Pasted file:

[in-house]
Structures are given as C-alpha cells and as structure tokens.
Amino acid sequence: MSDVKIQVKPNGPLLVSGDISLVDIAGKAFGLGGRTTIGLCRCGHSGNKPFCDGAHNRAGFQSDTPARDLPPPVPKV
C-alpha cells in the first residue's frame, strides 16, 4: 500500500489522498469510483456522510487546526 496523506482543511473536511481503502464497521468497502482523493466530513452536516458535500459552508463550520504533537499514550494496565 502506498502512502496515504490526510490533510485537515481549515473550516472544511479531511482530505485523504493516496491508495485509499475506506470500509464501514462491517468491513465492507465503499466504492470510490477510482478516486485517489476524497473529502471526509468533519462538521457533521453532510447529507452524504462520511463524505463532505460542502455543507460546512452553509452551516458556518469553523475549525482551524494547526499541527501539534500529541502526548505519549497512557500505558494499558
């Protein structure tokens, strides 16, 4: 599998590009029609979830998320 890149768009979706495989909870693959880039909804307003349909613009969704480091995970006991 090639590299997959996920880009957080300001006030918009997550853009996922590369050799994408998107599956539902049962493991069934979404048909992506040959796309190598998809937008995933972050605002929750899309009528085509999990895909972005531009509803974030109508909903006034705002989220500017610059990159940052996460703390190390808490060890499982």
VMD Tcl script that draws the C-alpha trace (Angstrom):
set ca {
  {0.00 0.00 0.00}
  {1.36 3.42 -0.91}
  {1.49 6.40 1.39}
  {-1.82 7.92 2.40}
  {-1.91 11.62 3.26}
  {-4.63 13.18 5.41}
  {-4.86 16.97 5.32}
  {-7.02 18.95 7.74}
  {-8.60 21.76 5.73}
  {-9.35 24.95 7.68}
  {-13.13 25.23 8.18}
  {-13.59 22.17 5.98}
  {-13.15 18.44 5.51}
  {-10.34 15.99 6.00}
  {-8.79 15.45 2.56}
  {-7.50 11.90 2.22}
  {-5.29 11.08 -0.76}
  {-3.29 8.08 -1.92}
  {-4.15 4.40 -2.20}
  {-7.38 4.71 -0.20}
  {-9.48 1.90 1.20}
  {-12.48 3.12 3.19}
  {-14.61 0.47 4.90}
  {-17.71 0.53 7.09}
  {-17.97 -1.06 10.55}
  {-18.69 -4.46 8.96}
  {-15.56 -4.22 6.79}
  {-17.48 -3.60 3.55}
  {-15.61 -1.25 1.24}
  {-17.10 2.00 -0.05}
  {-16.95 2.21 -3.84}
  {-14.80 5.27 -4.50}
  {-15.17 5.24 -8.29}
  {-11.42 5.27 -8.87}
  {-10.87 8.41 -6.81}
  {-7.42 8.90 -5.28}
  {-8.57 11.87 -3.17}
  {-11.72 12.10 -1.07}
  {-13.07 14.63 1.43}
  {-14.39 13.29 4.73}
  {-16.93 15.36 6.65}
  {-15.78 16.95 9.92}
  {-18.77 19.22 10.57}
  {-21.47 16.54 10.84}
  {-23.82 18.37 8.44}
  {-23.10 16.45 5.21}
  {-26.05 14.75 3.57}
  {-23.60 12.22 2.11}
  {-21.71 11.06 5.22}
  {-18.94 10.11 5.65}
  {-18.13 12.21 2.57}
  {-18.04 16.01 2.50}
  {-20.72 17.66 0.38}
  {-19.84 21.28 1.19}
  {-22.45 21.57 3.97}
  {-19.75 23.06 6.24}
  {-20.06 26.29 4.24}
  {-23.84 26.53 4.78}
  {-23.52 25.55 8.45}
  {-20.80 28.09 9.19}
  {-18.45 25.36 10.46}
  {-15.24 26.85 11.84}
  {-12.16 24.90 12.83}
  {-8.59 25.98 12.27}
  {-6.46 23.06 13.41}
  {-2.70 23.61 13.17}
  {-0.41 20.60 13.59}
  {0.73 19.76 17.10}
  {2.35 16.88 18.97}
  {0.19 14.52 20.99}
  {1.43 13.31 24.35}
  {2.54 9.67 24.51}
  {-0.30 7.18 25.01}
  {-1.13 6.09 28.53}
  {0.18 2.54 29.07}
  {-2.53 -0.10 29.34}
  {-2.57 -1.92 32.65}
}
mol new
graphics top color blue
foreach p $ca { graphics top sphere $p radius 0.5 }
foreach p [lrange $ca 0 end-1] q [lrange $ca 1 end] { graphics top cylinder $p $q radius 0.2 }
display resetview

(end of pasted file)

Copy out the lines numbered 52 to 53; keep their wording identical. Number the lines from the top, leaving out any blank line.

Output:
  {-23.82 18.37 8.44}
  {-23.10 16.45 5.21}